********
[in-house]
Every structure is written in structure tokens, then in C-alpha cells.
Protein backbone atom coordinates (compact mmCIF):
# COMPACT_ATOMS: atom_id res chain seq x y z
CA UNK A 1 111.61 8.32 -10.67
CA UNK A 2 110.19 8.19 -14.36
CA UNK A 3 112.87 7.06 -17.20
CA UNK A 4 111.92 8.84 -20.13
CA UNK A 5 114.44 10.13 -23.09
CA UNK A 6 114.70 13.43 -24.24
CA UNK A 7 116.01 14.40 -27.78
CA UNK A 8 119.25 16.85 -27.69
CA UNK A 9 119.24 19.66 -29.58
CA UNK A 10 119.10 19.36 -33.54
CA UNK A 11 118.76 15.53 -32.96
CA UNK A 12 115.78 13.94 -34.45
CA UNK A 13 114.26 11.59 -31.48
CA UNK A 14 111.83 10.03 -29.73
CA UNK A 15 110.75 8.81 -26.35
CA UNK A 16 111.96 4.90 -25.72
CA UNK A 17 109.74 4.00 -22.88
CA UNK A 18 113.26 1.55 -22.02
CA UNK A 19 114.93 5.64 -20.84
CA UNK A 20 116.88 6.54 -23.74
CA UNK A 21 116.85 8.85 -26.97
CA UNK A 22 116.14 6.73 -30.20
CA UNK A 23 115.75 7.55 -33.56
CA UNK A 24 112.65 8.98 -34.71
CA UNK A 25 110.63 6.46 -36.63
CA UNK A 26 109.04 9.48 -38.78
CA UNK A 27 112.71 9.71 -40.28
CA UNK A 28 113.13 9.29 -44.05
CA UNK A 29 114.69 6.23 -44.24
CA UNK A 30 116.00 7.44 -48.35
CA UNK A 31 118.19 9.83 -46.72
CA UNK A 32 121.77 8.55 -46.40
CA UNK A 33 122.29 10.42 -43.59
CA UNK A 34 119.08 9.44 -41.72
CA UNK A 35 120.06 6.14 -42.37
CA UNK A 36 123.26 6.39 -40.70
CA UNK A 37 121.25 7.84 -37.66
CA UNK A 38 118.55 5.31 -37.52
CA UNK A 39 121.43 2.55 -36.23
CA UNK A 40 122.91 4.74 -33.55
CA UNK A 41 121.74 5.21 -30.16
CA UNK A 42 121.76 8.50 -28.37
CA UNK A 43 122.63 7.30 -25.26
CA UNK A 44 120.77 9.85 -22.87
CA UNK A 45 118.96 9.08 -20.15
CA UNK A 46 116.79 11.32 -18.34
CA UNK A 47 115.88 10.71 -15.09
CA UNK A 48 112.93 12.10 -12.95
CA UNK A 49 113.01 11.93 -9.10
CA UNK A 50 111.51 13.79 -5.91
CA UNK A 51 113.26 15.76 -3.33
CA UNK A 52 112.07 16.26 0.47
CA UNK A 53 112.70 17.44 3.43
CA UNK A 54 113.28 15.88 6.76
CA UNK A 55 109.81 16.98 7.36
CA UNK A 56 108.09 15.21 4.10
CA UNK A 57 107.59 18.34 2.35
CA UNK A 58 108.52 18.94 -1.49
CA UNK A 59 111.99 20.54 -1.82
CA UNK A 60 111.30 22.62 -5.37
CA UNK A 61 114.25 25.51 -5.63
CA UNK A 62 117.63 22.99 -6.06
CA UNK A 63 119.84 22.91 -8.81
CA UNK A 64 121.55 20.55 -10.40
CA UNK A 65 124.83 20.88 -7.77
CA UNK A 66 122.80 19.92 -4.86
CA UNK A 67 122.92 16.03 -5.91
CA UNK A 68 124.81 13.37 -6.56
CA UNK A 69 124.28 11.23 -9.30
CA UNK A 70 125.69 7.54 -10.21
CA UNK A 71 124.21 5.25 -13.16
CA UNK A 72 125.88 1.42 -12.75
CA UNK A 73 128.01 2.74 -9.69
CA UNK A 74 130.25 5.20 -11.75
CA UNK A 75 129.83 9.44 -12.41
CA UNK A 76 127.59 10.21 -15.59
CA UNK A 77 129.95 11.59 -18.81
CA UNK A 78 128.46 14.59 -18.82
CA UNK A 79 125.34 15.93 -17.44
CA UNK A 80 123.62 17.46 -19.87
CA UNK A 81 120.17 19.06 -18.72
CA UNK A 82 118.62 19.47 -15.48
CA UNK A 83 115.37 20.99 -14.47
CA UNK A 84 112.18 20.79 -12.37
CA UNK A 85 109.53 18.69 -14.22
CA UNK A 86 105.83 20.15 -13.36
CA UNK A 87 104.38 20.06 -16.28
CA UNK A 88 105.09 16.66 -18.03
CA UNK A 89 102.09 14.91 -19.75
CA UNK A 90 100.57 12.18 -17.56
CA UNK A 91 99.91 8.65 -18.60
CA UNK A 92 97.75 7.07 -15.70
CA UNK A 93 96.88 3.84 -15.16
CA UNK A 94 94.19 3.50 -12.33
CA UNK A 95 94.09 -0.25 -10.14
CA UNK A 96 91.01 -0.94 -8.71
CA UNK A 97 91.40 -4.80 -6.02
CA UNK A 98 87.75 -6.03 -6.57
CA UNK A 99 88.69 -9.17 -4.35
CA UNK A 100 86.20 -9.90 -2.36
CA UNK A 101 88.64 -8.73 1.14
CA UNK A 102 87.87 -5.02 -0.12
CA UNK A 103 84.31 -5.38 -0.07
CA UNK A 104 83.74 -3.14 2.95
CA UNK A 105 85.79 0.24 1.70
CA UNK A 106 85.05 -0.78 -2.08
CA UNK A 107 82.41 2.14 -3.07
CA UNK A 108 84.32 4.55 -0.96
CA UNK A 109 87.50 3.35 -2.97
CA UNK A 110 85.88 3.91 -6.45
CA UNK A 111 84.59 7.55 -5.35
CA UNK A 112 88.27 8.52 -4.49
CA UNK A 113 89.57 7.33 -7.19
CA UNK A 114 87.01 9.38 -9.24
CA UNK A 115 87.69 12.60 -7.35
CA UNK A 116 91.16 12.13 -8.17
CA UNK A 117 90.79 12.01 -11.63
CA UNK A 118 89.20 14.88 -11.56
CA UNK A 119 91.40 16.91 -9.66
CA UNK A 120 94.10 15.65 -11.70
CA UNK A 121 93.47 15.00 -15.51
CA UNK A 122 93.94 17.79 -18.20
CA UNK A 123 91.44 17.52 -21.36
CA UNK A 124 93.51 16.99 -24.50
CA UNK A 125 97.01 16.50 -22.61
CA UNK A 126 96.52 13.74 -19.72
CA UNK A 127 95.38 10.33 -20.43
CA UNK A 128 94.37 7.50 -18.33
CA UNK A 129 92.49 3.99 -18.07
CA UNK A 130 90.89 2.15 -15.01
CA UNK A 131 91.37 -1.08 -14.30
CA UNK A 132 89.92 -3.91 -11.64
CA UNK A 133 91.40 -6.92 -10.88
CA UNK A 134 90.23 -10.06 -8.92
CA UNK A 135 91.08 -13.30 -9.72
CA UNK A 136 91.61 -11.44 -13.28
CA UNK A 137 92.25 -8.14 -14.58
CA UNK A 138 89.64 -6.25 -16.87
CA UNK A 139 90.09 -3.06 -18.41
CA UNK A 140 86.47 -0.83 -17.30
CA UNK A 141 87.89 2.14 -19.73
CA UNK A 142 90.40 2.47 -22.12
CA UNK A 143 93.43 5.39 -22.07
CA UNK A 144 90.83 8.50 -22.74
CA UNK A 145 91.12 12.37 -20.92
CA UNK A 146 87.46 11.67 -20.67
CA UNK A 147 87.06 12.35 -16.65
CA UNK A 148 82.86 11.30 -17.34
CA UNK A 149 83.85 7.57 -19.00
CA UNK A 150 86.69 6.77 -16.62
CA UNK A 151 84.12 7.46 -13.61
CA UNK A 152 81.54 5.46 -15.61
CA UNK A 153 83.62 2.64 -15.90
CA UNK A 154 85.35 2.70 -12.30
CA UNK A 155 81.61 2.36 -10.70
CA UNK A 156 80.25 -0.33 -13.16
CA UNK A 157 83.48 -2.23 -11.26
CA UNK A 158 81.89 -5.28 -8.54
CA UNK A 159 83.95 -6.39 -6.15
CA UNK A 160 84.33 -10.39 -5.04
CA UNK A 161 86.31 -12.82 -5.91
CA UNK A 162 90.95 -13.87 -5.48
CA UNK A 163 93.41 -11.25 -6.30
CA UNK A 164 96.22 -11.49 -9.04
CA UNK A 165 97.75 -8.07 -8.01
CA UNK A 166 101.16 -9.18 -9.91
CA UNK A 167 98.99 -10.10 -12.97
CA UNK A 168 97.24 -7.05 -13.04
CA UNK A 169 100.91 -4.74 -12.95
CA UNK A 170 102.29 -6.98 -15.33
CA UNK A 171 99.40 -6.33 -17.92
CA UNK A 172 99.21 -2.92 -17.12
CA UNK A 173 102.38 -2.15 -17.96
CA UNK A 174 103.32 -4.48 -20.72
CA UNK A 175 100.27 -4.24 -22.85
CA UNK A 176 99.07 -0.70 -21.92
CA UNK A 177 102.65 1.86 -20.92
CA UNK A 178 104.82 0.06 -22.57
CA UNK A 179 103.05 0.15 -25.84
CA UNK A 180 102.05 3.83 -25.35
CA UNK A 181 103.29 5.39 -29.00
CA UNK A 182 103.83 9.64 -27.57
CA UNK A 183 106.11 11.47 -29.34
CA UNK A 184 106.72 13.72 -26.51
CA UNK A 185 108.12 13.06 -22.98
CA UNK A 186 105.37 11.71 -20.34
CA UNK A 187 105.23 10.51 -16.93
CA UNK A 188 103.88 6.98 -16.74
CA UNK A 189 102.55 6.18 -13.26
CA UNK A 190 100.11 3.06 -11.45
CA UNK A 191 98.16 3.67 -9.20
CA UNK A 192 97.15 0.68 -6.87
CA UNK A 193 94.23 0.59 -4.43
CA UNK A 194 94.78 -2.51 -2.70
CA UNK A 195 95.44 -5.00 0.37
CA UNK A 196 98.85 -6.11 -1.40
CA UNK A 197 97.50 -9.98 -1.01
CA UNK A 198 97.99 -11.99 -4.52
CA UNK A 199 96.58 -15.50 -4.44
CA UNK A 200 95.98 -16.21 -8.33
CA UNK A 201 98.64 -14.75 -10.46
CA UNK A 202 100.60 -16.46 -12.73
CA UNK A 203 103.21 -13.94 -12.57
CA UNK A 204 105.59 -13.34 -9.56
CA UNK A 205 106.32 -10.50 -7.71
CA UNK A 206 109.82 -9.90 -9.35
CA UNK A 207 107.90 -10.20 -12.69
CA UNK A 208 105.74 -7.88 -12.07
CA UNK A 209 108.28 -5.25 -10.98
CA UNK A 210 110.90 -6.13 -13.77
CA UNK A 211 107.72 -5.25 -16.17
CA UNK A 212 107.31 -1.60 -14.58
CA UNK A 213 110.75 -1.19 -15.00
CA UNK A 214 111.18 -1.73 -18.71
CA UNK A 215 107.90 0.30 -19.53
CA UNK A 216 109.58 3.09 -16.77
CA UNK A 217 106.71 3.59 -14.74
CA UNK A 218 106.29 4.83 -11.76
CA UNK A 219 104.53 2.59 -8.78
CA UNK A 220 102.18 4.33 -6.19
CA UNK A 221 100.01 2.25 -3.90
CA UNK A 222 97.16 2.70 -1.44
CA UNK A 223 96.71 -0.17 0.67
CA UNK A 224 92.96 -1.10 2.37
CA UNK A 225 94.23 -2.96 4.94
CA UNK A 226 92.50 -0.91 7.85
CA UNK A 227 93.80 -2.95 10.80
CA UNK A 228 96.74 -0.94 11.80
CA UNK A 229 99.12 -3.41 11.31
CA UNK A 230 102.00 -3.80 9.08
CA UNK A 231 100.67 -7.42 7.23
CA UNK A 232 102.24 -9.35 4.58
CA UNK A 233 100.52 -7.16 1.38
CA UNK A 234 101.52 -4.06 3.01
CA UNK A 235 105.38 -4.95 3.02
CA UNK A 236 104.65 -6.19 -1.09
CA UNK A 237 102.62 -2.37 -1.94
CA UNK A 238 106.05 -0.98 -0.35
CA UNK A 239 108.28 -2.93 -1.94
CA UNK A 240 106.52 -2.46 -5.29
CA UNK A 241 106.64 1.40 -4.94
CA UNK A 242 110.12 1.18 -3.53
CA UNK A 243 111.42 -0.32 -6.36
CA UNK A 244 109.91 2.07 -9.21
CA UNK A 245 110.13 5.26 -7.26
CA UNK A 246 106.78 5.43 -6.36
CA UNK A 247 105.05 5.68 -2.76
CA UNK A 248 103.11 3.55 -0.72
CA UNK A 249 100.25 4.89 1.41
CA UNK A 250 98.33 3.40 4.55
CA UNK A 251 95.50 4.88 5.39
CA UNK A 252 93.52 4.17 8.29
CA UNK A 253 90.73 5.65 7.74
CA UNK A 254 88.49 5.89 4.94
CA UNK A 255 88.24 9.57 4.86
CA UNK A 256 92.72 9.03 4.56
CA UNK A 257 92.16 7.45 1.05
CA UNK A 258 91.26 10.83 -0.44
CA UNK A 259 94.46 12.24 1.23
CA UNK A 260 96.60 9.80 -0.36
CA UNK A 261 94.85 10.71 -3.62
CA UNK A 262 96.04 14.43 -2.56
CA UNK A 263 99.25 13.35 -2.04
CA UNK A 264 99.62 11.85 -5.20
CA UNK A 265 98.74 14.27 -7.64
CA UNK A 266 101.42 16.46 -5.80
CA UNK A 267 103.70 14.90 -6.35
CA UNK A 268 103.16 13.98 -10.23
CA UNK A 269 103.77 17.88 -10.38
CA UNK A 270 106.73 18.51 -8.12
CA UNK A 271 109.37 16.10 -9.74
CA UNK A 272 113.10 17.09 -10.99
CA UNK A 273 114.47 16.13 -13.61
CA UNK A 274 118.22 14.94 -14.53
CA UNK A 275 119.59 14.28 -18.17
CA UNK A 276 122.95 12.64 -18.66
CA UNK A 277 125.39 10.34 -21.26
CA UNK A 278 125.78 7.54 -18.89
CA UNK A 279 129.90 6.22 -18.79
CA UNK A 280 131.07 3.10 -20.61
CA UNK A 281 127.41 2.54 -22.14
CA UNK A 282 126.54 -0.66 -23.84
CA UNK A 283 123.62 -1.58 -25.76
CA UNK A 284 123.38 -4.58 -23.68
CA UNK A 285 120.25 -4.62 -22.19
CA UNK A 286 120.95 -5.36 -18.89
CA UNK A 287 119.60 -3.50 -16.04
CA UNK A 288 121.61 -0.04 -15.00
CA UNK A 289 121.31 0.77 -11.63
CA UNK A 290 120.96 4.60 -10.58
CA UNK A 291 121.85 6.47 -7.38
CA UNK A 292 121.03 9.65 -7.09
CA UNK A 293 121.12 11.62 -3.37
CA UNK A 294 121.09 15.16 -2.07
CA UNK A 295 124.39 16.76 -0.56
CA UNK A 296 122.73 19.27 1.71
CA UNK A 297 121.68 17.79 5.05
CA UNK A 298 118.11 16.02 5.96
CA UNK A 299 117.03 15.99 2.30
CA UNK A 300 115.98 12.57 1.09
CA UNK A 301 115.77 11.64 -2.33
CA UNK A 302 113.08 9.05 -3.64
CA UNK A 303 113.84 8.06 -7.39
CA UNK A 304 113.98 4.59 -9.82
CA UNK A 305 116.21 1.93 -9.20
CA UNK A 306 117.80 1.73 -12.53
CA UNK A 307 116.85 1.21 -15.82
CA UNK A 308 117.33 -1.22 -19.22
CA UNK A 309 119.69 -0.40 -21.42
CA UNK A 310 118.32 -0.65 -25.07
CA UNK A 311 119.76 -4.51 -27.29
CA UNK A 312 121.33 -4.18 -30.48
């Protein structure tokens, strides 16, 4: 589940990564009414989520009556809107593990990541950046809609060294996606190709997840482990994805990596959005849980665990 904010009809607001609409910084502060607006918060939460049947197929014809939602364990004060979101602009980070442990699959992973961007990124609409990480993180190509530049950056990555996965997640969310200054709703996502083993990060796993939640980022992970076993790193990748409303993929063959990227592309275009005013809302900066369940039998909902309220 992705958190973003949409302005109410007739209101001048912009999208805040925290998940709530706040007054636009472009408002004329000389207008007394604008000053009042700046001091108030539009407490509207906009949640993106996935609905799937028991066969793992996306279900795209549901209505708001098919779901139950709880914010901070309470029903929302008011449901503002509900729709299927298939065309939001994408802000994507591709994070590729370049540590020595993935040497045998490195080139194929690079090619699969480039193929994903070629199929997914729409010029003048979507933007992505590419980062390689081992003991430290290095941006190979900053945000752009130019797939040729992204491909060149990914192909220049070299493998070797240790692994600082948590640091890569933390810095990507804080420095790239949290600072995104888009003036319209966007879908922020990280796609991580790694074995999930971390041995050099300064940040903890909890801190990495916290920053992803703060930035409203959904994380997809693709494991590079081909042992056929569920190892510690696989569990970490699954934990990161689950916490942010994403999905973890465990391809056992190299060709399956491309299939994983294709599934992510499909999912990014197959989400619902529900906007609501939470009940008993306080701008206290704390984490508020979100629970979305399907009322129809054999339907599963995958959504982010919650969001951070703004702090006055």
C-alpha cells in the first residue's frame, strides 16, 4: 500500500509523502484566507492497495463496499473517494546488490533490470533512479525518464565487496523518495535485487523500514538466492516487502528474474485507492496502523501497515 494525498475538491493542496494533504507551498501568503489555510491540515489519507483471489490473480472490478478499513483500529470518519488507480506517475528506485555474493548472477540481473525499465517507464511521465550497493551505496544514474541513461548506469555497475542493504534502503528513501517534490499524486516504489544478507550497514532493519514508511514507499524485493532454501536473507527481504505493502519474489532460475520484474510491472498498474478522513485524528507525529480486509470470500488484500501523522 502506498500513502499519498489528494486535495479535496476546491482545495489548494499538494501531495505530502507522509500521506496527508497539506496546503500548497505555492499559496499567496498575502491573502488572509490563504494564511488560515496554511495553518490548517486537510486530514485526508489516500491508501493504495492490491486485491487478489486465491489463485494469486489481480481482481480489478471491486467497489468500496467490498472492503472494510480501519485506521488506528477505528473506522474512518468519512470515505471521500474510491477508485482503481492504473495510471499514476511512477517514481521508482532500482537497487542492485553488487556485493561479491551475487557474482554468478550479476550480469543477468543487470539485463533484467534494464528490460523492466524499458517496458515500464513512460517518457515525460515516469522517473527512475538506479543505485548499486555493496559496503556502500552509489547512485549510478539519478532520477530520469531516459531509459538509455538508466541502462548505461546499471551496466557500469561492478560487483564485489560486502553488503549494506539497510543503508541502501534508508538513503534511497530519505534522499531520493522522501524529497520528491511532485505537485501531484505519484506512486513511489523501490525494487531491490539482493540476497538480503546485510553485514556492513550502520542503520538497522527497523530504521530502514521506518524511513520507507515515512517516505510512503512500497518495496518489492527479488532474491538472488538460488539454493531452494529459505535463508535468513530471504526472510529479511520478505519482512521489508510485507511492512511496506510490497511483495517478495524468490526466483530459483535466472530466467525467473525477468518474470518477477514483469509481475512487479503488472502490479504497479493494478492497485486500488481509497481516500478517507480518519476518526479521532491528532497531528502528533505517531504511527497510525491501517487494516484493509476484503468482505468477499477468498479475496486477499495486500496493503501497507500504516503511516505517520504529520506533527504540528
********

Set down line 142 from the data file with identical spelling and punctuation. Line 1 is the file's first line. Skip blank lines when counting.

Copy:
CA UNK A 138 89.64 -6.25 -16.87